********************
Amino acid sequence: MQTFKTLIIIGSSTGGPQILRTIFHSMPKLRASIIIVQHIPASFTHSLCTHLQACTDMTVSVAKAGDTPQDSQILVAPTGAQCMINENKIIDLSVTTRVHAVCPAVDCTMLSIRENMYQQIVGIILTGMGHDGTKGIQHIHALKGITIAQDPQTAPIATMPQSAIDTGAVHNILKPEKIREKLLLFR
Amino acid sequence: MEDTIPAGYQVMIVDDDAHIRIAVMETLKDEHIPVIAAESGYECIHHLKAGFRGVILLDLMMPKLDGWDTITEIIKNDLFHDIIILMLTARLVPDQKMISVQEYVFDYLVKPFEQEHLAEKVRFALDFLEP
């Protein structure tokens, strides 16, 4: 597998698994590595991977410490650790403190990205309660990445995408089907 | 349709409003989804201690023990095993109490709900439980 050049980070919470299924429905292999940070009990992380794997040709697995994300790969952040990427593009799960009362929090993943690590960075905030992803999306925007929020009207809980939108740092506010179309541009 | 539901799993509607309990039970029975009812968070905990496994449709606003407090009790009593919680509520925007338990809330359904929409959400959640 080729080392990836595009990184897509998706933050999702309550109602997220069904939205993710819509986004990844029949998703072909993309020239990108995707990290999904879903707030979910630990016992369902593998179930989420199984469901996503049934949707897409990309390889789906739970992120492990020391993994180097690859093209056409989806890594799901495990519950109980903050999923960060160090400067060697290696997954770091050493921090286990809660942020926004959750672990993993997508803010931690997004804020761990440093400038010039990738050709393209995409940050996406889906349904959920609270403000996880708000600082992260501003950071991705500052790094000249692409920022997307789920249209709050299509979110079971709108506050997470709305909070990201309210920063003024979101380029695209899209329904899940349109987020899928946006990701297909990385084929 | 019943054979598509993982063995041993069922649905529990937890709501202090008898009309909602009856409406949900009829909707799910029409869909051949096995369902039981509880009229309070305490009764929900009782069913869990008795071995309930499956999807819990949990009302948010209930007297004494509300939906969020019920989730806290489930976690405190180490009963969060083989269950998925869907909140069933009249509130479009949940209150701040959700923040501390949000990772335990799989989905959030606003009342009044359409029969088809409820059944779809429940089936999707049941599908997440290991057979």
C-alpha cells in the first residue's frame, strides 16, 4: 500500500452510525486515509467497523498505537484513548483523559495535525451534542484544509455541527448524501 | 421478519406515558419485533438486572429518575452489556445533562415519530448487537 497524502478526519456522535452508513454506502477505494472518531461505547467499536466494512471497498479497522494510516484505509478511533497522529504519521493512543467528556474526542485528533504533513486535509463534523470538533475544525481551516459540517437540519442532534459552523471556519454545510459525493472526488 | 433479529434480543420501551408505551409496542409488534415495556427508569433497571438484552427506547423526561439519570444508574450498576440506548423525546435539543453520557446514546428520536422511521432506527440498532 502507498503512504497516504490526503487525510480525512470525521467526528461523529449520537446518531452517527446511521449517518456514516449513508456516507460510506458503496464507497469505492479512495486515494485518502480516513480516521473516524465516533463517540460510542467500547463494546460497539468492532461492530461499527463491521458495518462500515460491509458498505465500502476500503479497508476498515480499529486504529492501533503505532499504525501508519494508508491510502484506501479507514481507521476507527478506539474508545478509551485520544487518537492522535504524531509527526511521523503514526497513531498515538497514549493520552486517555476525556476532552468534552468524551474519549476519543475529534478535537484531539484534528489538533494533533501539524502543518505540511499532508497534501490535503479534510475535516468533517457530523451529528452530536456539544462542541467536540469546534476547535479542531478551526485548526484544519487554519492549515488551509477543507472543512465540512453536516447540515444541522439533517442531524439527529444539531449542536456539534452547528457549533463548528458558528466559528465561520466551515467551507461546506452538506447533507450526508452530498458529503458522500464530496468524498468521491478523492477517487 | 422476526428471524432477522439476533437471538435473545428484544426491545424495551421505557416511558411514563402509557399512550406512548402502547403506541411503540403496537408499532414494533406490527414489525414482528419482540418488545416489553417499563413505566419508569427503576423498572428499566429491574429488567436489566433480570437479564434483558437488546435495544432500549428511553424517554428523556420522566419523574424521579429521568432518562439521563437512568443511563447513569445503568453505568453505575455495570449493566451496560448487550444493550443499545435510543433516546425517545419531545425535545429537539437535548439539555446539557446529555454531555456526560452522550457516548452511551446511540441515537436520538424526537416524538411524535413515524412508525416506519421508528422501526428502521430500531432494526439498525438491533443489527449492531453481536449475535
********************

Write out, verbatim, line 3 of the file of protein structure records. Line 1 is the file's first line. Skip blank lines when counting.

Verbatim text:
């Protein structure tokens, strides 16, 4: 597998698994590595991977410490650790403190990205309660990445995408089907 | 349709409003989804201690023990095993109490709900439980 050049980070919470299924429905292999940070009990992380794997040709697995994300790969952040990427593009799960009362929090993943690590960075905030992803999306925007929020009207809980939108740092506010179309541009 | 539901799993509607309990039970029975009812968070905990496994449709606003407090009790009593919680509520925007338990809330359904929409959400959640 080729080392990836595009990184897509998706933050999702309550109602997220069904939205993710819509986004990844029949998703072909993309020239990108995707990290999904879903707030979910630990016992369902593998179930989420199984469901996503049934949707897409990309390889789906739970992120492990020391993994180097690859093209056409989806890594799901495990519950109980903050999923960060160090400067060697290696997954770091050493921090286990809660942020926004959750672990993993997508803010931690997004804020761990440093400038010039990738050709393209995409940050996406889906349904959920609270403000996880708000600082992260501003950071991705500052790094000249692409920022997307789920249209709050299509979110079971709108506050997470709305909070990201309210920063003024979101380029695209899209329904899940349109987020899928946006990701297909990385084929 | 019943054979598509993982063995041993069922649905529990937890709501202090008898009309909602009856409406949900009829909707799910029409869909051949096995369902039981509880009229309070305490009764929900009782069913869990008795071995309930499956999807819990949990009302948010209930007297004494509300939906969020019920989730806290489930976690405190180490009963969060083989269950998925869907909140069933009249509130479009949940209150701040959700923040501390949000990772335990799989989905959030606003009342009044359409029969088809409820059944779809429940089936999707049941599908997440290991057979």